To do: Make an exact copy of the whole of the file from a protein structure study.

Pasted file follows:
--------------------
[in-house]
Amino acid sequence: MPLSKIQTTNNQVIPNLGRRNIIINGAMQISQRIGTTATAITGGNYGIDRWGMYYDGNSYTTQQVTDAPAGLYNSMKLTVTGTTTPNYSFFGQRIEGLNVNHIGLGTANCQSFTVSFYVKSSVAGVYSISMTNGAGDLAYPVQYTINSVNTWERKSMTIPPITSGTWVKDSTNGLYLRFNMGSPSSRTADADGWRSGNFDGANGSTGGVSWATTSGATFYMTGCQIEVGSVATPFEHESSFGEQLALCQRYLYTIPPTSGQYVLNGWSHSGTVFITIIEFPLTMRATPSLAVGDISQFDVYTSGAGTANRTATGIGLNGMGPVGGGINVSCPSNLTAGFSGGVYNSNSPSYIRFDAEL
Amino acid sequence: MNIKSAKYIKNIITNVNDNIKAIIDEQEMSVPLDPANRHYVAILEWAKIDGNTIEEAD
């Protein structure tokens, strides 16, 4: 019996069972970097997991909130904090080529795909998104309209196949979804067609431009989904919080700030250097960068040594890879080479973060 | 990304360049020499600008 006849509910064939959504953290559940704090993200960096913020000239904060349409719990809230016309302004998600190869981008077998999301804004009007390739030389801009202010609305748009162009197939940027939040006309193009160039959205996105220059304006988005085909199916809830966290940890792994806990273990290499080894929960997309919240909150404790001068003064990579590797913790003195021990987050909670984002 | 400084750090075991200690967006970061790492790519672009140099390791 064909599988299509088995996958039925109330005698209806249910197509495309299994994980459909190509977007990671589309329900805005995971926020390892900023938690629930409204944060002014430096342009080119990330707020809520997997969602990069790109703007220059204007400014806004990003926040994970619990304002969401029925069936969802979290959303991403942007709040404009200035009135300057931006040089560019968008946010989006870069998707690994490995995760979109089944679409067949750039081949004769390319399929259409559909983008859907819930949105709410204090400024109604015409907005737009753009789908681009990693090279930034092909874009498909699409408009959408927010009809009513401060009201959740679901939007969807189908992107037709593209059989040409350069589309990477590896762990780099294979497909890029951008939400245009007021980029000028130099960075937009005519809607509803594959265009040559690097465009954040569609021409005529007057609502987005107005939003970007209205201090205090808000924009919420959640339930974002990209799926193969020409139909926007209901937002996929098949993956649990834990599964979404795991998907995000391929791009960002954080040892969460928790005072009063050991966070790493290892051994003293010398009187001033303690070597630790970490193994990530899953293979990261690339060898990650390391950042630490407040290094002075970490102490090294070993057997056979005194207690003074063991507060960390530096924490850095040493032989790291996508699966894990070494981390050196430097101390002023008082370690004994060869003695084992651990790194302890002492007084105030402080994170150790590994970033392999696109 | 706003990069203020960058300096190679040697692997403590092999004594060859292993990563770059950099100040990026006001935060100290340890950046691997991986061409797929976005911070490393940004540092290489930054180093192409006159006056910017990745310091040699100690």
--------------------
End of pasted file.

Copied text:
[in-house]
Amino acid sequence: MPLSKIQTTNNQVIPNLGRRNIIINGAMQISQRIGTTATAITGGNYGIDRWGMYYDGNSYTTQQVTDAPAGLYNSMKLTVTGTTTPNYSFFGQRIEGLNVNHIGLGTANCQSFTVSFYVKSSVAGVYSISMTNGAGDLAYPVQYTINSVNTWERKSMTIPPITSGTWVKDSTNGLYLRFNMGSPSSRTADADGWRSGNFDGANGSTGGVSWATTSGATFYMTGCQIEVGSVATPFEHESSFGEQLALCQRYLYTIPPTSGQYVLNGWSHSGTVFITIIEFPLTMRATPSLAVGDISQFDVYTSGAGTANRTATGIGLNGMGPVGGGINVSCPSNLTAGFSGGVYNSNSPSYIRFDAEL
Amino acid sequence: MNIKSAKYIKNIITNVNDNIKAIIDEQEMSVPLDPANRHYVAILEWAKIDGNTIEEAD
């Protein structure tokens, strides 16, 4: 019996069972970097997991909130904090080529795909998104309209196949979804067609431009989904919080700030250097960068040594890879080479973060 | 990304360049020499600008 006849509910064939959504953290559940704090993200960096913020000239904060349409719990809230016309302004998600190869981008077998999301804004009007390739030389801009202010609305748009162009197939940027939040006309193009160039959205996105220059304006988005085909199916809830966290940890792994806990273990290499080894929960997309919240909150404790001068003064990579590797913790003195021990987050909670984002 | 400084750090075991200690967006970061790492790519672009140099390791 064909599988299509088995996958039925109330005698209806249910197509495309299994994980459909190509977007990671589309329900805005995971926020390892900023938690629930409204944060002014430096342009080119990330707020809520997997969602990069790109703007220059204007400014806004990003926040994970619990304002969401029925069936969802979290959303991403942007709040404009200035009135300057931006040089560019968008946010989006870069998707690994490995995760979109089944679409067949750039081949004769390319399929259409559909983008859907819930949105709410204090400024109604015409907005737009753009789908681009990693090279930034092909874009498909699409408009959408927010009809009513401060009201959740679901939007969807189908992107037709593209059989040409350069589309990477590896762990780099294979497909890029951008939400245009007021980029000028130099960075937009005519809607509803594959265009040559690097465009954040569609021409005529007057609502987005107005939003970007209205201090205090808000924009919420959640339930974002990209799926193969020409139909926007209901937002996929098949993956649990834990599964979404795991998907995000391929791009960002954080040892969460928790005072009063050991966070790493290892051994003293010398009187001033303690070597630790970490193994990530899953293979990261690339060898990650390391950042630490407040290094002075970490102490090294070993057997056979005194207690003074063991507060960390530096924490850095040493032989790291996508699966894990070494981390050196430097101390002023008082370690004994060869003695084992651990790194302890002492007084105030402080994170150790590994970033392999696109 | 706003990069203020960058300096190679040697692997403590092999004594060859292993990563770059950099100040990026006001935060100290340890950046691997991986061409797929976005911070490393940004540092290489930054180093192409006159006056910017990745310091040699100690």